LISBON - People in Spain told me to expect a more laid-back mood once I arrived in Lisbon. Big city or no big city, capital city or no capital city, it is a relaxed place, they said.
They were right. The locals were friendly and casual, unfailingly helpful and more-often fluent in English than I expected. I began with a checklist of places I wanted to see - the castle, the heritage monastery in the Belem district, the rakish bohemian neighborhood of Bairro Alto - and more, besides. I saw many of these places, but as time went by, I spent more and more of my waking hours lollygagging - just wandering, looking around.
Lisbon is relatively cheap - I don't have confirmed stats in front of me, but as a general observation, I'd say prices in Lisbon are two-thirds of what you'd pay for the same good or service in, say, Rome or London.
My wife booked me into the central-city Hotel Avenida Palace. She had stayed there on her own some time ago, and loved it. I swapped rooms at check-in so I could get a double bed, which probably put me into a smaller room, but I was fine with that. The hotel, restored in in the late 1990s to its century-old, Belle Epoque style, was closed while Lisbon prepared for the world's fair Expo 98. It is a traditional hotel, with a grand, curved central staircase, a quietly splendiferous bar, high ceilings and carpets and gilt trim. Right outside the six-story hotel is the Estacao do Rossio, the big train station. On the other side of the Avenida Palace is the Restauradores plaza, big, busy, filled with traffic. On the square, not 100 meters from the Avenida Palace, is a helpful tourist information office, marked with the small letter i and signs that read Ask Me Lisboa. The staff are multilingual and polite. Maybe 10 minutes by foot toward the river is the brand-new Museum of Design and Fashion, installed in a former bank.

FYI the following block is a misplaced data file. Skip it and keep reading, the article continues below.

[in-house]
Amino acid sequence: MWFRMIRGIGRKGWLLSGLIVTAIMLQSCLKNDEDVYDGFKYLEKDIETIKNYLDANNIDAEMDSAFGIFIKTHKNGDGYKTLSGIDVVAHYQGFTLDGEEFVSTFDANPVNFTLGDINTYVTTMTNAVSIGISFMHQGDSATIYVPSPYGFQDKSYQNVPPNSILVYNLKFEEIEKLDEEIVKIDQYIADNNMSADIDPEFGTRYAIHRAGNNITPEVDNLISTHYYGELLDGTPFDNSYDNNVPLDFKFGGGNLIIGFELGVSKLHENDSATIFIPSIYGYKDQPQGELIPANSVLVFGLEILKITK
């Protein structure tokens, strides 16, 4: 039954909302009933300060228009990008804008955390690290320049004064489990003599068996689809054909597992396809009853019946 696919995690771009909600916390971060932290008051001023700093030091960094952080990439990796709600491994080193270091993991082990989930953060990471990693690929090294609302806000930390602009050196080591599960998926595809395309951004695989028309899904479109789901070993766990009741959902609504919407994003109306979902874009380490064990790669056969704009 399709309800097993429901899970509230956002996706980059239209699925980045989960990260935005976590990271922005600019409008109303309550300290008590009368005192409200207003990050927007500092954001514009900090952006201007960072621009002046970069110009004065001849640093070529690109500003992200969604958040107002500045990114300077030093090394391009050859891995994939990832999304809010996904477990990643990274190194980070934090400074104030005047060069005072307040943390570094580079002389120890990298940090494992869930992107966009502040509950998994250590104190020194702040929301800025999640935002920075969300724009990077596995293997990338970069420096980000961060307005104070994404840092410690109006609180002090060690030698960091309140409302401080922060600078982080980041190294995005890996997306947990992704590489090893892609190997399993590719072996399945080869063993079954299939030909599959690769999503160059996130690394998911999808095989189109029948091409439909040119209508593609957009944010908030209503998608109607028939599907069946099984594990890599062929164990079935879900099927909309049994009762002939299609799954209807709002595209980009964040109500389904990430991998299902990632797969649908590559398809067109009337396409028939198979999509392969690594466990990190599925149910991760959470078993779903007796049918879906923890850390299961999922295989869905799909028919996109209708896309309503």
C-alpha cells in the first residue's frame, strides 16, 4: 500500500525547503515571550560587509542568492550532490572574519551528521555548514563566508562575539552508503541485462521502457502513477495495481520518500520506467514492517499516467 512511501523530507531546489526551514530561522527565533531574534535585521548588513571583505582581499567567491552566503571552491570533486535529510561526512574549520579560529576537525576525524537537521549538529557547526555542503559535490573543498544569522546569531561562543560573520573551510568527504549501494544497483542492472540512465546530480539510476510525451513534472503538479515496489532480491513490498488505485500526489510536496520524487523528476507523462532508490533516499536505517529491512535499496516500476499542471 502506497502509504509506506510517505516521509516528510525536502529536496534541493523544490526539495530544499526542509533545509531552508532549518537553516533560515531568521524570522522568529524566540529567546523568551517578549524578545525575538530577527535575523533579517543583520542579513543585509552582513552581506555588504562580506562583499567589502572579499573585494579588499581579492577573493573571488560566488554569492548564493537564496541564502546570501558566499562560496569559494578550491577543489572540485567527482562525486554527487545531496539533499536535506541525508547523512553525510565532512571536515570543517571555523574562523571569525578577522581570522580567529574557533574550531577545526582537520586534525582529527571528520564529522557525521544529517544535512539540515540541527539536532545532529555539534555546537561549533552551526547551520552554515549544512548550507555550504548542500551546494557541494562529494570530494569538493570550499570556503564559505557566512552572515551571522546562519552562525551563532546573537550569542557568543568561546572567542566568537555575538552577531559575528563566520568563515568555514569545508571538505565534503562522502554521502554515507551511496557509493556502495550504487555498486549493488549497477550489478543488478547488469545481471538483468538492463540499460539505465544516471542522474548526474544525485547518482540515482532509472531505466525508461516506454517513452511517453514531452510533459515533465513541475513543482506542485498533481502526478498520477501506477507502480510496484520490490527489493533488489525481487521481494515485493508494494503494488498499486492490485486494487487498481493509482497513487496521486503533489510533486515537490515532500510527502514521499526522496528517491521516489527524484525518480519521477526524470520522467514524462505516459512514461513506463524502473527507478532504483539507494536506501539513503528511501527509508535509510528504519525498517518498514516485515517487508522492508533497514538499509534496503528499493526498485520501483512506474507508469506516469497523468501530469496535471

It rained but once on my four-day visit, so I took advantage of the Avenida Palace's location to step out and explore the central city on foot. Lisbon is hilly, but downtown is reasonably compact and easy to navigate. The historic building fronts of Centro are listed, and thus protected, but the interiors of many structures have been gutted and modernized. The waterside multi-modal transport center, Cais do Soche, has a gorgeous Art Deco exterior and up-to-the minute facilities for river ferries, subways (the Metro) and light-rail on the inside. A transport museum, installed in March 2009, depicts the history of the city's efficient, cheap system, which includes, among other things, delightful, small, yellow and white trams and funiculars that run on tracks and climb the steepest of Lisbon's hills.
To get a broader sense of the city, I took a hop-on, hop-off bus tour for 15 euros. Recordings in eight languages tell you what you are looking at. There is a red line and a blue line. Each tour, if you stay on the bus, takes about two hours. There is not another tour bus for another hour, so don't hop off unless you really want to see and do something. The 24 hour ticket is good for both lines. If you have time enough for just one line, my advice is to take the red line: It goes to waterside Belem, and passes traditional and modern landmarks such as Lisbon Tower, the historic monastery with its fabulously detailed doorway, and the striking new architecture of the Belem Cultural Center; the center includes a good art museum. The blue line, which I took the day after my ride on the red line, includes the Expo 98 site, where modern Portuguese architects were given freedom to create, and came up with angular, vertical 'statement' buildings.
At the end of my lollygagging, I was pleased to return to the Avenida Palace, to its correct quietude and historic decor, and turn-in, dreaming of stops to come on my round-the-world journey.